Each morning, I gaze wistfully at my linen museum. The collection mainly consists of skirts mid-calf in length and cut on the bias, in prints that belong somewhere between the Festival of Britain and La Dolce Vita. Most are vintage Hobbs, which no longer makes linen skirts this length, which is a shame because they’re comfortable and flattering. I could also add that they’re made to last, but I’m not sure. Their pristine condition reflects their limited exposure to sunlight.

Like many clothes that take up space in crowded cupboards, my linen skirts-and linen jackets, dresses, waistcoats, blouses-are part fantasy, part memory. The memory is of summer days, sandals, hoop earrings, Mexican blouses, thin cotton T-shirts, Ma Griffe, poste restante, an annual pedicure, pêches blanches.

 The fantasy: that those days will return. With dreamy optimism, each spring, I remove the skirts from the oak chest where they spend nine months of the year. I actually enjoy ironing each piece, a ceremony during which I think of vaporous lan-gours, sun, white wine, olives and Adirondack chairs with flat arms wide enough to hold wine glasses, coffee cups and books. These are not Italian fantasies or hazy dreams of the South of France or California.

I remember warm evenings in Aldeburgh, summer days in Cornwall, mornings at Wyken with dog and Stanley thermos of coffee, sitting in the canoe, paddling to the centre of Lake Bofus, squinting at the silver field where the sun bounces off the water. I’m pretty sure I remember summers when my son went barefoot for three months, his feet becoming so tough that he could run on the gravel paths as casually as a zealot walking on hot coals.

Although the gurus of clearing clutter advise you to get rid of any clothes you haven’t worn for two years, I can’t part with my linen souvenirs of summer. In part, this is because I haven’t got my money’s worth out of them, but to clear the cupboard would be to surrender hope, to admit that all the English summers of my life will be spent in the arc of a mistral, under a steel-grey sky, with a soundtrack of rain, rain, rain. We have been warned that the cool, wet weather is the result of the Arctic ice melting. Like a butterfly flapping its wings in Venezuela, it’s having a catastrophic effect on our English summers.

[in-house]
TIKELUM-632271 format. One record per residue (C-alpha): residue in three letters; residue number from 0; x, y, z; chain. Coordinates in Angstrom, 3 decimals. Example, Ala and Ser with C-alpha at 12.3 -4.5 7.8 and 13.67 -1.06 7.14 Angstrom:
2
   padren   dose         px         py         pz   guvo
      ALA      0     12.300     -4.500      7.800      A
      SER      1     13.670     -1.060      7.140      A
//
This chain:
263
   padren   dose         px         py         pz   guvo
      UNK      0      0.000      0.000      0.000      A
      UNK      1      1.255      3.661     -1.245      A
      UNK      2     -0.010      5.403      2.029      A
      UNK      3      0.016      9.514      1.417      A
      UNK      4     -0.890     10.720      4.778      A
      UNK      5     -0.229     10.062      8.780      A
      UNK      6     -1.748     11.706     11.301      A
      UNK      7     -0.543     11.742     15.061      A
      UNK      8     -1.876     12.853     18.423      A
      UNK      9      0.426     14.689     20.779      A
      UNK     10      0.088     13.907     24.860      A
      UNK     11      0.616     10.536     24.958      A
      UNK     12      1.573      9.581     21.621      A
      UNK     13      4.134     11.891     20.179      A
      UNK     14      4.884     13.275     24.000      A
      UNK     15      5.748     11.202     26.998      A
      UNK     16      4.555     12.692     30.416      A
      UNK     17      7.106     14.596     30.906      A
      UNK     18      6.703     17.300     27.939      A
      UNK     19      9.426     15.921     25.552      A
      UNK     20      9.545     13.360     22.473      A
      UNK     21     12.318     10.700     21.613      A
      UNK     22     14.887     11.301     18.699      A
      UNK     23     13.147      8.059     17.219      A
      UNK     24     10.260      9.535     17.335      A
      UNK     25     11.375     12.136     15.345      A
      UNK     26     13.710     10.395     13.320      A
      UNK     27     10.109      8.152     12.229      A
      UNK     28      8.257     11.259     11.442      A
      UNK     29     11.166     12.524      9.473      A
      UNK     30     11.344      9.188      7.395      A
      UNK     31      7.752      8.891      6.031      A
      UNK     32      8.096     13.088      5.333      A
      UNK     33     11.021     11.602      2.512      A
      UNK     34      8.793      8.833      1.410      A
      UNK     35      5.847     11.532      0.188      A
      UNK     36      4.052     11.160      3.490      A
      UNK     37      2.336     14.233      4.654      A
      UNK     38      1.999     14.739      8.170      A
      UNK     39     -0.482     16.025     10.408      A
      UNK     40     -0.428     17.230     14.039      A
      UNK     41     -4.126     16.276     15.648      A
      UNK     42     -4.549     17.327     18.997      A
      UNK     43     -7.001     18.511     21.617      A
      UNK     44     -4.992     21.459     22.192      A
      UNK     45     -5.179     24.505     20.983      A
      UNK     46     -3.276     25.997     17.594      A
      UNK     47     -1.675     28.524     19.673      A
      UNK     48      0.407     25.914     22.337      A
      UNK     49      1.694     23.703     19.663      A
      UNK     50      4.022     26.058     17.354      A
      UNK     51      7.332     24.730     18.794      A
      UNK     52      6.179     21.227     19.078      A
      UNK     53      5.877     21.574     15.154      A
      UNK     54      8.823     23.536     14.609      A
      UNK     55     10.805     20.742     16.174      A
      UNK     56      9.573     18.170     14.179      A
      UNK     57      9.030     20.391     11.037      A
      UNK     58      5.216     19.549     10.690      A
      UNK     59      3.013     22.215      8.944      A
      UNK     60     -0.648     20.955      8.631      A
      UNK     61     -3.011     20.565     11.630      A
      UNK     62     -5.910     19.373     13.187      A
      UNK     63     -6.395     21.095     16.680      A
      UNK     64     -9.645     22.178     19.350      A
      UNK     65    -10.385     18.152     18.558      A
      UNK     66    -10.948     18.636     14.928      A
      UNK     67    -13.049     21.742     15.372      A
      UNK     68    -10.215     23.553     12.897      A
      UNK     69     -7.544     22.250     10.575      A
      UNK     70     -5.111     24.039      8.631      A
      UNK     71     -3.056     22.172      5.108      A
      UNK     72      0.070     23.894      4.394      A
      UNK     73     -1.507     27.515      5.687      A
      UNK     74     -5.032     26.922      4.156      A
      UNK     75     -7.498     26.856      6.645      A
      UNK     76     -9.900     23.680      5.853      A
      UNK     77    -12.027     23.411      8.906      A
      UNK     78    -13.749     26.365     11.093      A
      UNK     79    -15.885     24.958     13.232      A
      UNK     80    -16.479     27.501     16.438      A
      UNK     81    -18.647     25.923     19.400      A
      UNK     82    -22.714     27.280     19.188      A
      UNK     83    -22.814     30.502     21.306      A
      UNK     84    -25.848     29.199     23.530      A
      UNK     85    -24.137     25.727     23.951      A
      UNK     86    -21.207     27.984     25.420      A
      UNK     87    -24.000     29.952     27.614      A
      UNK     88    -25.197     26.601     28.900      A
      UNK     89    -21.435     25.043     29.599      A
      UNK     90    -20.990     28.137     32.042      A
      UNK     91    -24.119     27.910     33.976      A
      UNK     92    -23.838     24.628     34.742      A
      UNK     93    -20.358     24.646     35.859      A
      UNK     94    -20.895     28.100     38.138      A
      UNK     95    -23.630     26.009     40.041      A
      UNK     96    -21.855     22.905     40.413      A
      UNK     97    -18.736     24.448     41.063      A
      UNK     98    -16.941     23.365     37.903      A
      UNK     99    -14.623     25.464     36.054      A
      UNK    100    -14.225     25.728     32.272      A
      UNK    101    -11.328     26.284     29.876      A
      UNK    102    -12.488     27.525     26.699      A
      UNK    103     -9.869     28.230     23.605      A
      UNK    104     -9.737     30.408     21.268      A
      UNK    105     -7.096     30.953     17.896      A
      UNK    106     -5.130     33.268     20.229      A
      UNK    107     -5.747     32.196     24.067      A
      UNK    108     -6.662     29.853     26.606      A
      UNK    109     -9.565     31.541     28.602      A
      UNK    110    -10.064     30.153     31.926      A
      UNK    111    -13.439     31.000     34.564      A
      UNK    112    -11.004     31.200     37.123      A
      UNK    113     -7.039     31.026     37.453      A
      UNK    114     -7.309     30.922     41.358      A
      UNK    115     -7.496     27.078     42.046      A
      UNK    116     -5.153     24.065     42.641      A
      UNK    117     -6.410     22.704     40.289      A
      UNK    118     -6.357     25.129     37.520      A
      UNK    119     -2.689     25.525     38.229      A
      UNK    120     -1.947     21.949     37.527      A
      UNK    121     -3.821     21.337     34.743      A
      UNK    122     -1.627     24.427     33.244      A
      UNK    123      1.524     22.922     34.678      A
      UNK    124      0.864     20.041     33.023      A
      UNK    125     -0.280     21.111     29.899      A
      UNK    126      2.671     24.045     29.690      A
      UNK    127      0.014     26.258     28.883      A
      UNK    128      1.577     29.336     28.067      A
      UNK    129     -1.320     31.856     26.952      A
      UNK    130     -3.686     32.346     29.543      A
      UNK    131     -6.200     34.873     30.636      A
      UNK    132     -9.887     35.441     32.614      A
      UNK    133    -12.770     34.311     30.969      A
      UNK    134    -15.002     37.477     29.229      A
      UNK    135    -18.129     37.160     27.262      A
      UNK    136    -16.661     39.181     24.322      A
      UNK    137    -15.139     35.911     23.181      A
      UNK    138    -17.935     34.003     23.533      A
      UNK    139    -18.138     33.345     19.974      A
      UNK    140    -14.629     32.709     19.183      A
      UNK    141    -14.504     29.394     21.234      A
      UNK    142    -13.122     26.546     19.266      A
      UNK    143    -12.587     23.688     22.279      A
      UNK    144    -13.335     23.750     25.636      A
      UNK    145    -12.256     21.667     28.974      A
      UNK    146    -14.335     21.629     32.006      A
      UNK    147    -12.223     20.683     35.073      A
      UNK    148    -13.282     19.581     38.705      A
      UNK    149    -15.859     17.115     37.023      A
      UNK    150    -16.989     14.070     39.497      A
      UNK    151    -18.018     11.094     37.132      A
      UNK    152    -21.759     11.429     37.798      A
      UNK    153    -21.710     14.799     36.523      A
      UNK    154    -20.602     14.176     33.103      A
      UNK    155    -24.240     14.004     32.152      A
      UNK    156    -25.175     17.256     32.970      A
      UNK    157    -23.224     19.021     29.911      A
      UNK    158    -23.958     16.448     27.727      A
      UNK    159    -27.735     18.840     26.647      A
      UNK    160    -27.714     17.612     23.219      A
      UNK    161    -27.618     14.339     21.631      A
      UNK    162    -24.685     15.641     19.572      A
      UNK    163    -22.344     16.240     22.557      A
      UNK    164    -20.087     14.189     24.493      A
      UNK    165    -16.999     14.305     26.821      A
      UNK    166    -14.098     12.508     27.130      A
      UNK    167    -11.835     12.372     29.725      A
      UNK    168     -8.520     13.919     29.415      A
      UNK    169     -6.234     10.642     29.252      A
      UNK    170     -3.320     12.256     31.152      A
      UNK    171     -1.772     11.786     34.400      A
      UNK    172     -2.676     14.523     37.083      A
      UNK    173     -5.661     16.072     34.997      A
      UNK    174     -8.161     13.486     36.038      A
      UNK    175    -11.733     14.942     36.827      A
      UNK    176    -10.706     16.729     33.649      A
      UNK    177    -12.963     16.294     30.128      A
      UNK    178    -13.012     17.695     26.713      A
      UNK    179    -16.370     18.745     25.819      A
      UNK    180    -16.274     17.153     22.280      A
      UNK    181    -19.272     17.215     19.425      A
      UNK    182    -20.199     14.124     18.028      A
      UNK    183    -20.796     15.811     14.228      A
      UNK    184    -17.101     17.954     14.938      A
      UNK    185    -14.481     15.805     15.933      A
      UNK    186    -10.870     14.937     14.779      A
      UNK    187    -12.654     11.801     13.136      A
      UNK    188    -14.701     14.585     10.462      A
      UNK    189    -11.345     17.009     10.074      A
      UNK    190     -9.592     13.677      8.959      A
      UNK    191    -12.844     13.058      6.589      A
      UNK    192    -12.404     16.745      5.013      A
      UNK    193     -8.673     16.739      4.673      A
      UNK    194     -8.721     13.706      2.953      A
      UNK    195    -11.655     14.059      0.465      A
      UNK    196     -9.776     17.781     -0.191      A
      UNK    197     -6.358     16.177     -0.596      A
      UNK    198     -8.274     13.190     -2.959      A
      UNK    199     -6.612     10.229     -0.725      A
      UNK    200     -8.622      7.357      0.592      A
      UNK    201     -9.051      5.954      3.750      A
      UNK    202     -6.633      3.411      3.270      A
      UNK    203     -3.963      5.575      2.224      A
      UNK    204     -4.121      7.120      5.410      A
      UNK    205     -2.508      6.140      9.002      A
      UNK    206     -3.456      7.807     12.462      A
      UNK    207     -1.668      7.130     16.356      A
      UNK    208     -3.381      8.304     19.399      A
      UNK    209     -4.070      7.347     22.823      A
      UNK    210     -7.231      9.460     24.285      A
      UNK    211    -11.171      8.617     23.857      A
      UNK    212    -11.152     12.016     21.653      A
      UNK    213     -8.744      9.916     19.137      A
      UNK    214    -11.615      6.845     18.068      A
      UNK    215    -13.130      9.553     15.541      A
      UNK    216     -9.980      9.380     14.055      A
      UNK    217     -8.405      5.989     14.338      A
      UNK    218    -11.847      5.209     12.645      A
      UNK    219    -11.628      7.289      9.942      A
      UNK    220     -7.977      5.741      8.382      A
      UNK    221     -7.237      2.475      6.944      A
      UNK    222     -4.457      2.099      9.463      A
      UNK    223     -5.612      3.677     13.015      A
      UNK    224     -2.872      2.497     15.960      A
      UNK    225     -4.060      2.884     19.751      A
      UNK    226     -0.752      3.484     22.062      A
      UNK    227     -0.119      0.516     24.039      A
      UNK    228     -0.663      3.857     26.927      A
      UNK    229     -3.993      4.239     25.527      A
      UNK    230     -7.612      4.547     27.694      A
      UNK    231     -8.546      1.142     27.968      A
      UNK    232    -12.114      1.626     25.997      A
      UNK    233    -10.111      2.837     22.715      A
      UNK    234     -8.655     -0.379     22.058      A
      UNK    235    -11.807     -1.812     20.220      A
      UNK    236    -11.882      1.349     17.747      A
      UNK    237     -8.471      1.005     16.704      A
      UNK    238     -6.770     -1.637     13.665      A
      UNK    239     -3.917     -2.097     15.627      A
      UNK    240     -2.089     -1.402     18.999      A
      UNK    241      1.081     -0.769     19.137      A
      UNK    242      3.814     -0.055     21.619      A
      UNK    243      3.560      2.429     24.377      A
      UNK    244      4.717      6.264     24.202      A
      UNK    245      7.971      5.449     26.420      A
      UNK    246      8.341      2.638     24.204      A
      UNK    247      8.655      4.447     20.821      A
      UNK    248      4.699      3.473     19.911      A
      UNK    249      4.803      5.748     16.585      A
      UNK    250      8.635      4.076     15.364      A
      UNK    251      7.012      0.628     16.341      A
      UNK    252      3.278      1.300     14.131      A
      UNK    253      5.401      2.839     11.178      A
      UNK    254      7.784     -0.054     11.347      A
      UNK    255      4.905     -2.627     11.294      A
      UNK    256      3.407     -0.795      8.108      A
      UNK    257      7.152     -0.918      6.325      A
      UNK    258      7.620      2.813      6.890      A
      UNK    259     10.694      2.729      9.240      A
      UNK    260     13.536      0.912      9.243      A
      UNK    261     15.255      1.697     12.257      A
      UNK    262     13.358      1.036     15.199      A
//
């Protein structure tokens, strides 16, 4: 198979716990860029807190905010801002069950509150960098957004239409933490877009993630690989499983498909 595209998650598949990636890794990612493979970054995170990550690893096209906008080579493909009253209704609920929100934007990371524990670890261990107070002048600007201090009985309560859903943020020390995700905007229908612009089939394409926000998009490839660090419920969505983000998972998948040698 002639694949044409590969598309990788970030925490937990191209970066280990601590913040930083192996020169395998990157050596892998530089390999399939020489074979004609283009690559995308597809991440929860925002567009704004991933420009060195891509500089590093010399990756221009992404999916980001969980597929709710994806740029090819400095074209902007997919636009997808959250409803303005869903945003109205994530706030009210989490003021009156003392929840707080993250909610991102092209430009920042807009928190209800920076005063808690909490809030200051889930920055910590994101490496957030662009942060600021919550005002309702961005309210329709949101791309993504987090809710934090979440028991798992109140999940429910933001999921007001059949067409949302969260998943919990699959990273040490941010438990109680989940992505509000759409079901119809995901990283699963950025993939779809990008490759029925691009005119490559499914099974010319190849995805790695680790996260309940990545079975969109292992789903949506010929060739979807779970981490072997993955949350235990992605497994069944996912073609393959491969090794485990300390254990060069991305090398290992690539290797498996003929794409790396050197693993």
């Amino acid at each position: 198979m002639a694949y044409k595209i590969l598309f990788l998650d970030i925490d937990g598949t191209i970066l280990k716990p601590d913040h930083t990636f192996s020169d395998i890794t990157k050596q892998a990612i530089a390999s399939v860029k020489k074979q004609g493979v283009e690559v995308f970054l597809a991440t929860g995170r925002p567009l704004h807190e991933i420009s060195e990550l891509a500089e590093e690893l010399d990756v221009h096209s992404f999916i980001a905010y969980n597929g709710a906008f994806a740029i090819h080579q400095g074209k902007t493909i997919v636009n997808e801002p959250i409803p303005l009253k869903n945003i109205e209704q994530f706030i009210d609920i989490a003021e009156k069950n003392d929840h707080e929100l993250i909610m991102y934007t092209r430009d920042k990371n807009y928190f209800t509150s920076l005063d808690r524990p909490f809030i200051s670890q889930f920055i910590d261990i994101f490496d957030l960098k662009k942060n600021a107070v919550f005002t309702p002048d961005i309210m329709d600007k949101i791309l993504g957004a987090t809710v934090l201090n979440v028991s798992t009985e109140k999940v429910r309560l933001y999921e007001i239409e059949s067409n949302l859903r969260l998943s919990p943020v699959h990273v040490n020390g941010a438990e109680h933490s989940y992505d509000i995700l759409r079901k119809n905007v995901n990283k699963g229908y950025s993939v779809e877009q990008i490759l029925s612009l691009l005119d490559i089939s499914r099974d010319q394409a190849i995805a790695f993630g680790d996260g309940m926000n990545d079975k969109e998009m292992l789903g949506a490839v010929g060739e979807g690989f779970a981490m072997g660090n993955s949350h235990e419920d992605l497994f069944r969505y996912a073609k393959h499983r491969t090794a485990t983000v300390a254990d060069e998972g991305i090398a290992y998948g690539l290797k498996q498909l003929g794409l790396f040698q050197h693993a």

And yet. I feel a fraud whimpering about a disappointing summer. As fields in the USA turn into the Sahara and crops burn like kindling, we’ve had the highest yields of barley and wheat in living memory. It’s a mystery-the drought in April, the record rainfall in May, June, July and August-but then a bountiful harvest and no drying required. The grapes look as if they may not ripen before November-did I really once write on this page that Suffolk was the new Médoc?-but we live or die by the amber waves of grain, not the fruit of the vine.

If I have a choice, I choose the rain. The grey, the green and the surprise of a sunny week that weighs one’s heart down with gratitude. I can live without the searing heat, the violent thunderstorms, the parched earth. This week, I will put away the frivolous linens, yank the last tomato vine from the ground.

The cold, wet summer was deadly for the grey partridge and the first brood of turkeys, but now we turn the seasonal corner. As I shake out the sweaters and reunite with wool jackets, I remember when, each May, my grandmother dressed the living-room furniture in slipcovers, a flowery chintz of morning glory and pink roses, then returned it to its wintry gravitas in the first week of September. Even as the prophets of climate change predict the end of English summers, there is consolation in knowing that this is still a land of seasons. Unseasonable seasons, but seasons all the same.

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